Revelatory experiences as the beginning of Scripture: Paul’s Letters and the Prophets in the Hebrew Bible
Deines, Roland (2015) Revelatory experiences as the beginning of Scripture: Paul’s Letters and the Prophets in the Hebrew Bible. In: From author to copyist: essays on the composition, redaction, and transmission of the Hebrew Bible in honor of Zipi Talshir. Eisenbrauns, Winona Lake, Ind., pp. 303-335. ISBN 9781570563508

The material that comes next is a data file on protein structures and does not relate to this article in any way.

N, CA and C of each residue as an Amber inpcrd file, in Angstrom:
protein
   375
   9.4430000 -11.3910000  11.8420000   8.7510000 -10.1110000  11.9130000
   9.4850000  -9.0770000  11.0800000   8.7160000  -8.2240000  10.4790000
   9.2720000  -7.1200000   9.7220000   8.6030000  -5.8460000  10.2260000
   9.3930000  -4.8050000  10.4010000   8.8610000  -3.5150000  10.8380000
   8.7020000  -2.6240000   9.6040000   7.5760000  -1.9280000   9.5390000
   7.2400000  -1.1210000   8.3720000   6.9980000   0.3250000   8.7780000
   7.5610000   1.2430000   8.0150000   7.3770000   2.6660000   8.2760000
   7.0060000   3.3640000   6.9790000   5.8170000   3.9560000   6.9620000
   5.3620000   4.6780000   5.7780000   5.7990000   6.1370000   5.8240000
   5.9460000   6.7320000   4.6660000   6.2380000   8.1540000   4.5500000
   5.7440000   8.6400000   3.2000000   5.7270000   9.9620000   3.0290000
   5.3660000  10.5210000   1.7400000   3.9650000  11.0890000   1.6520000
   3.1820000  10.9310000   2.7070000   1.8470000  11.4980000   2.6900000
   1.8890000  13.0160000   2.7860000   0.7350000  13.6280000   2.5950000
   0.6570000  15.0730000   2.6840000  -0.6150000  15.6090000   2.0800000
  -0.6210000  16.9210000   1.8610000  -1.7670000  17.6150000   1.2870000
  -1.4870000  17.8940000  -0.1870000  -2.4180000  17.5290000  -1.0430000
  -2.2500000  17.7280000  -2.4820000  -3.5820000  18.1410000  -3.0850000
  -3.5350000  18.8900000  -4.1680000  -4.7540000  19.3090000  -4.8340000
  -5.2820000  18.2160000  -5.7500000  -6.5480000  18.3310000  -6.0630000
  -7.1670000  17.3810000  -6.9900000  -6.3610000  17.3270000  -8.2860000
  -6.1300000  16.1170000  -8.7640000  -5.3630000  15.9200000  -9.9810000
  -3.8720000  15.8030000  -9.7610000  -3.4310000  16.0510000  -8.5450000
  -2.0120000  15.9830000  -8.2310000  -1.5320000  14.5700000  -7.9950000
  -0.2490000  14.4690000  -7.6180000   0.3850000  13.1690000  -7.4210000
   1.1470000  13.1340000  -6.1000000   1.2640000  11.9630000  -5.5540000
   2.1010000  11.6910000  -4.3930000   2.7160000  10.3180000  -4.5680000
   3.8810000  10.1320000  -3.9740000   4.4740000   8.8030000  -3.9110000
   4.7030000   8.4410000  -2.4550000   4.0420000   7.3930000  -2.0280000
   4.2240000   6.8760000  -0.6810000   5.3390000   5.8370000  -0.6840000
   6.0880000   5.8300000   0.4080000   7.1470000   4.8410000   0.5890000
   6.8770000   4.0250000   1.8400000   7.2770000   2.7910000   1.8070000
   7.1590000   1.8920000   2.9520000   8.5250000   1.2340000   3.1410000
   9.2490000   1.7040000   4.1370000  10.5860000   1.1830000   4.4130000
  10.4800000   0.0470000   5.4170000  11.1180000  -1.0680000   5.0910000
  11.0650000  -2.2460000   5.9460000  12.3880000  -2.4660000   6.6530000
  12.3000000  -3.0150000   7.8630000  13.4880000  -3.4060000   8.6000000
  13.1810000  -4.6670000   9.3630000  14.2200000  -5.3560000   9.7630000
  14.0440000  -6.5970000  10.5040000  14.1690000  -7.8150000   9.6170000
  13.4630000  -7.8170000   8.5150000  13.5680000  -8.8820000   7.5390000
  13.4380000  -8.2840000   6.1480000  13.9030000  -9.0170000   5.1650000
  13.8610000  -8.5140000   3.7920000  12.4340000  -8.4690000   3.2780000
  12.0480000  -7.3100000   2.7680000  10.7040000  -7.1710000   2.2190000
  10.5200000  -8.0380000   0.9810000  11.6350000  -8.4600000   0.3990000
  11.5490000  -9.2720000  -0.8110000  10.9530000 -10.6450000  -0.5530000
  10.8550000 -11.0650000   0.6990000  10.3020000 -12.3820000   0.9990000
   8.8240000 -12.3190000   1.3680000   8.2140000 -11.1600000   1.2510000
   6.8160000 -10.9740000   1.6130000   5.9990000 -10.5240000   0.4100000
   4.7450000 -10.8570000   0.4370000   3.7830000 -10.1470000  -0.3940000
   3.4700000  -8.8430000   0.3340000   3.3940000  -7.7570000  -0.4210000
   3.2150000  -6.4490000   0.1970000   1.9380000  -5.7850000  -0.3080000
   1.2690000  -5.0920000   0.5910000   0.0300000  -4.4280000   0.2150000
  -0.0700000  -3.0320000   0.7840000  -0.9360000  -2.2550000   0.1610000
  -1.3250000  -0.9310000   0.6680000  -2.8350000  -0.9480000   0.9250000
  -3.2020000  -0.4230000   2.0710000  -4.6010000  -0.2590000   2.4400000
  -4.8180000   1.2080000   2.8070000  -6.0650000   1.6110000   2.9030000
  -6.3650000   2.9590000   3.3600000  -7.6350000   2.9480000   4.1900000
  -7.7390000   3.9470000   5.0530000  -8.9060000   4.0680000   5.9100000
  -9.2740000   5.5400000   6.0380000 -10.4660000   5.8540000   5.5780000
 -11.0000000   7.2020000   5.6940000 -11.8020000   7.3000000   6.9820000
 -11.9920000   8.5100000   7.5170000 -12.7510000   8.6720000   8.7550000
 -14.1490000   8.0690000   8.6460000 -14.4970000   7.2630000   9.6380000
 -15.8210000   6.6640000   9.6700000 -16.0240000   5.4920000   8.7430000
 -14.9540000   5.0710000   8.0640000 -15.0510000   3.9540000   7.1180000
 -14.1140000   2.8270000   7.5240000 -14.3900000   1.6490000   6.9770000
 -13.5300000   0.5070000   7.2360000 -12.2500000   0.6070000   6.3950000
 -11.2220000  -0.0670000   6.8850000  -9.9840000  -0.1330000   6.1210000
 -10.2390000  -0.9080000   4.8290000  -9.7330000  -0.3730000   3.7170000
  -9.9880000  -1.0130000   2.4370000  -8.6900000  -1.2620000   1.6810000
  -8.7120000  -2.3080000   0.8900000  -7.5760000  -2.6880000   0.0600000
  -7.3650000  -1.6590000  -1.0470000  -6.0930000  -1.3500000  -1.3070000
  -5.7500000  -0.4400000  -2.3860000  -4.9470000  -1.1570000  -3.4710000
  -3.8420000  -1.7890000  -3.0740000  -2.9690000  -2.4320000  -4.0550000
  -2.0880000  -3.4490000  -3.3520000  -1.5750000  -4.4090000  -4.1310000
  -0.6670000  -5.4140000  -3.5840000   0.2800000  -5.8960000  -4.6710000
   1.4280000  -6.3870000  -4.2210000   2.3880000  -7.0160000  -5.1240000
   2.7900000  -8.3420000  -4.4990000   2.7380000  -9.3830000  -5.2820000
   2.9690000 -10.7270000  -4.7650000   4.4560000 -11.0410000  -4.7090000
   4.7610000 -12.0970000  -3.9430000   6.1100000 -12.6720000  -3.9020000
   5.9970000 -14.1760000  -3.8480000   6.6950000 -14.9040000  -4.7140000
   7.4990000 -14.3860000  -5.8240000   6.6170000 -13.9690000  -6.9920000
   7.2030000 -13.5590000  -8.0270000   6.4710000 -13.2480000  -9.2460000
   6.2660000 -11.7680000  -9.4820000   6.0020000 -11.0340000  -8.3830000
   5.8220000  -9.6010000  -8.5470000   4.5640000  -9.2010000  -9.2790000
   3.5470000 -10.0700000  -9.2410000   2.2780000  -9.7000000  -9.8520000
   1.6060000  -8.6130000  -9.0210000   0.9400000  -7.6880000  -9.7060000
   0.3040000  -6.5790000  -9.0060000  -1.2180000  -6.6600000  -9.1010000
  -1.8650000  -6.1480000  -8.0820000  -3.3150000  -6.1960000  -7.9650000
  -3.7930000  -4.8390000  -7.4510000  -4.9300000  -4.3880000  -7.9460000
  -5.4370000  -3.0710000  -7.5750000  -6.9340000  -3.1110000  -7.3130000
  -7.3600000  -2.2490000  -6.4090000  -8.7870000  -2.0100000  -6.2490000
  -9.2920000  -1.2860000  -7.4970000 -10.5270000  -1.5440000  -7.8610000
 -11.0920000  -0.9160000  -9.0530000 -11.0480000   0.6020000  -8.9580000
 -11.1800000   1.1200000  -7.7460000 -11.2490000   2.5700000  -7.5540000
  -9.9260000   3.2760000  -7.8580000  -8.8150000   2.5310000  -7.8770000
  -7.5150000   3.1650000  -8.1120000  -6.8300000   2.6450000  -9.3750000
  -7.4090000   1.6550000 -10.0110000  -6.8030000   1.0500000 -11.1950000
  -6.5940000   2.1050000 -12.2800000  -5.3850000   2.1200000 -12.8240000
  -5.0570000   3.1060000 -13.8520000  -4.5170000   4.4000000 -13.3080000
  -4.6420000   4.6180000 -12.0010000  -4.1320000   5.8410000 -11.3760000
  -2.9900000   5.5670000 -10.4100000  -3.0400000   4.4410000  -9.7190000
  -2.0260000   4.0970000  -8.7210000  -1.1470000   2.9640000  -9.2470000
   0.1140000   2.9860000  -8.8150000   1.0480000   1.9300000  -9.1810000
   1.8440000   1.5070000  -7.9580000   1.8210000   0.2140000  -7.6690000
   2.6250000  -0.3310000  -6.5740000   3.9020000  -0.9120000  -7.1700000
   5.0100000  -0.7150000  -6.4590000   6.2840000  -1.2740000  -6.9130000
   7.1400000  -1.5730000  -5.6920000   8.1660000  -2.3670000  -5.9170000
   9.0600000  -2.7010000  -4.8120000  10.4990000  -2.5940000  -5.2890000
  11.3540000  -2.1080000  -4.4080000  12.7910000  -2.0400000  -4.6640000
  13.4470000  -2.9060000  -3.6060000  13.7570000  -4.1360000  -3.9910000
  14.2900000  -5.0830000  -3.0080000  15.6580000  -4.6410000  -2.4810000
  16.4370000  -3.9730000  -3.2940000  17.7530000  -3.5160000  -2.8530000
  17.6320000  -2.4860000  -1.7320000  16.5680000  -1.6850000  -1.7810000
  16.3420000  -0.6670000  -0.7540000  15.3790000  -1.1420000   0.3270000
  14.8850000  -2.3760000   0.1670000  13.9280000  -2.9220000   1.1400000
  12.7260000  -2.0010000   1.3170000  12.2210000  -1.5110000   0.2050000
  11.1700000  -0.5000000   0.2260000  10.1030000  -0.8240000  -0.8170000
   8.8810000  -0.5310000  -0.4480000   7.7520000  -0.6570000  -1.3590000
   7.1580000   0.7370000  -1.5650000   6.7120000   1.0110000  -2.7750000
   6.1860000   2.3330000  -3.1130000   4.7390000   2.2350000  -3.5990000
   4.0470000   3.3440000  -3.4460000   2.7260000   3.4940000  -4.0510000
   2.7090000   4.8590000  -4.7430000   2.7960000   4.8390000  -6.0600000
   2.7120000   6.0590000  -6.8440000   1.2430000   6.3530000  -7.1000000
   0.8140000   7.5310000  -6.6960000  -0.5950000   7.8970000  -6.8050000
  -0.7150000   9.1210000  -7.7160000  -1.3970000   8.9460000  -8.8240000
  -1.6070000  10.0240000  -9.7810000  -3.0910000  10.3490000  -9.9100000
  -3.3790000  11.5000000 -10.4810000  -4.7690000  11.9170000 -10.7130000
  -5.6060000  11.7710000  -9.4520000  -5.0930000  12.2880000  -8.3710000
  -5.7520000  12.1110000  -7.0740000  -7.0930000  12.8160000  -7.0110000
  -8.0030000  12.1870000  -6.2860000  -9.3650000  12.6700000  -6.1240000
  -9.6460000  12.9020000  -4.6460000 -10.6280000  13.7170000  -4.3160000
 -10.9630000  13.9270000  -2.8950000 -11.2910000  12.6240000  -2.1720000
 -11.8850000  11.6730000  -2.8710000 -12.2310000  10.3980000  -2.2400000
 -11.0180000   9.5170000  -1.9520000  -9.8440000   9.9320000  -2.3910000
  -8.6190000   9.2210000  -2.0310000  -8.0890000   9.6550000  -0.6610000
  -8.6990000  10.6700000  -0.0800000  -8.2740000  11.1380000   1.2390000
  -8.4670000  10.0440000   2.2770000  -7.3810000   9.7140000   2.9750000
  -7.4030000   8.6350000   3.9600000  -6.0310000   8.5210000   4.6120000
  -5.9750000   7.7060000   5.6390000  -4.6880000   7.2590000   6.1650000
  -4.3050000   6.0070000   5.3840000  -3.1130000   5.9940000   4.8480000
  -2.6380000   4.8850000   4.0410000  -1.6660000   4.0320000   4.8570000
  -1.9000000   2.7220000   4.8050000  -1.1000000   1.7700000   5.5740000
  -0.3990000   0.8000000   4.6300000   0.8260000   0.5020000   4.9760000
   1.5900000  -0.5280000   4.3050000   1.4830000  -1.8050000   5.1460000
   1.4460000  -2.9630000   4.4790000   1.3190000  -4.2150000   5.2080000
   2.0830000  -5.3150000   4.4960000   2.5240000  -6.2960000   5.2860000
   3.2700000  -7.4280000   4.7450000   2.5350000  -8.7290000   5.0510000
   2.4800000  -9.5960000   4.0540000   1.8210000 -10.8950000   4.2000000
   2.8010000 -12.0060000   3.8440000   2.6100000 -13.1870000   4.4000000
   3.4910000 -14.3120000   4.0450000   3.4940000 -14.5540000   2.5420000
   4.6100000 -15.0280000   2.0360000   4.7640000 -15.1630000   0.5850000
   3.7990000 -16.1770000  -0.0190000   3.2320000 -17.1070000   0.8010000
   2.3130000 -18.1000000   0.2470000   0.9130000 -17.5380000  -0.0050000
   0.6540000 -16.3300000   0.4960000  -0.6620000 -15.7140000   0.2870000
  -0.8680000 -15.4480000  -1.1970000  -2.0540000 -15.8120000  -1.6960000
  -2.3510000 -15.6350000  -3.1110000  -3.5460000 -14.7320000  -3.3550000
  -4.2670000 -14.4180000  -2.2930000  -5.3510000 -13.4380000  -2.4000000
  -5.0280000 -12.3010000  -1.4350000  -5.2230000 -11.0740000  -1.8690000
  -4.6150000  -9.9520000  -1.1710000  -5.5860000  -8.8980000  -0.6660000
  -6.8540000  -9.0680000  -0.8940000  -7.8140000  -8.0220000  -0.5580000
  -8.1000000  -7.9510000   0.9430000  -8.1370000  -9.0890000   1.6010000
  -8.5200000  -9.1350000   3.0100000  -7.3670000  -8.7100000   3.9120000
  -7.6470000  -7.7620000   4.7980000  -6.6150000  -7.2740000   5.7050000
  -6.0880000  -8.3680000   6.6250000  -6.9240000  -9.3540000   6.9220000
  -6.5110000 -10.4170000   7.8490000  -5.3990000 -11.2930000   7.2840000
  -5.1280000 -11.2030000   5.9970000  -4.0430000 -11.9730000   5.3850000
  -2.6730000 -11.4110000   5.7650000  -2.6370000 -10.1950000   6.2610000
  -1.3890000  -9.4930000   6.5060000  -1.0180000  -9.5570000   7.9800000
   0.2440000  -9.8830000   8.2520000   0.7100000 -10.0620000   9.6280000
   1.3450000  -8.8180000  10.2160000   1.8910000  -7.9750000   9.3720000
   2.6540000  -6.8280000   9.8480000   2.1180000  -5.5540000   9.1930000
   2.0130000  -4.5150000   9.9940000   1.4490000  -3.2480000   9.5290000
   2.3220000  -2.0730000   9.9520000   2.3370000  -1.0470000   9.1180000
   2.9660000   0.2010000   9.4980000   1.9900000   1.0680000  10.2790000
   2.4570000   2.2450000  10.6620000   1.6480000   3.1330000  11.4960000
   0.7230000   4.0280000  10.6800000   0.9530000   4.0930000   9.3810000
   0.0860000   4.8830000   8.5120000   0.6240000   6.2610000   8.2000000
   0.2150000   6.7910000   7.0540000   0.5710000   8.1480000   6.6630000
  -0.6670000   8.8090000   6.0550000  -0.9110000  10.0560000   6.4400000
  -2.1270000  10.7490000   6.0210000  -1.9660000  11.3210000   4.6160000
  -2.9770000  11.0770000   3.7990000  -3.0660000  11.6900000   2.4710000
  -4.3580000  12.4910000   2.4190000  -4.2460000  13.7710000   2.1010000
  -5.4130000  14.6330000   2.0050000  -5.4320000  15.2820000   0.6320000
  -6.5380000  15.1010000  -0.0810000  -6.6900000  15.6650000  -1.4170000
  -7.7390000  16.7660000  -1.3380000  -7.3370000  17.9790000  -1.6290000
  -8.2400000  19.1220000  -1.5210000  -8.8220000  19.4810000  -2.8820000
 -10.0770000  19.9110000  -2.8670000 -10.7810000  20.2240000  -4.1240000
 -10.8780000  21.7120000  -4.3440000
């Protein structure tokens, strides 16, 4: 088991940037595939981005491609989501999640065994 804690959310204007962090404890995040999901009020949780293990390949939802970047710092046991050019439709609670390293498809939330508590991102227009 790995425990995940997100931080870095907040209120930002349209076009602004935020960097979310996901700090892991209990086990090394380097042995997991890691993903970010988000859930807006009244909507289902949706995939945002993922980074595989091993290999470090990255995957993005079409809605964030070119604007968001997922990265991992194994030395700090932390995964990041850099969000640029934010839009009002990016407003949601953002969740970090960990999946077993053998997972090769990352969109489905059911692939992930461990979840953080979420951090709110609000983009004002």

What this article demonstrates is the close relation between revelatory events and their imprints in the biblical tradition. I have chosen the earliest writing in the New Testament to illustrate how quickly this process took place. Hardly more than a century passed between Jesus’ life and its understanding as the ultimate form of God’s revelation and its stabilization in authoritative writings which were regarded as equal to the Jewish Scripture (cf. 2 Peter 3:2, 15f.), with the first authoritative texts already in existence within 20 years after Jesus’ death. This happened without the influence of institutions, professional scribes, or established hierarchies. The message received its lasting meaning beyond the immediate reason for its composition through the authority of the messenger as a witness to the decisive revelatory event (cf. Acts 1:21f.; 2:32; 3:15; 10:39, 41; 13:31; 22:15; 1 Cor 9:1; 15:3-8; 1 Peter 5:1; 2 Peter 1:16-18; 1 John 1:1-3). It is worthwhile testing further whether these insights into the way the New Testament writings became Scripture might also shed some light on the genesis of the books of the Hebrew Bible.
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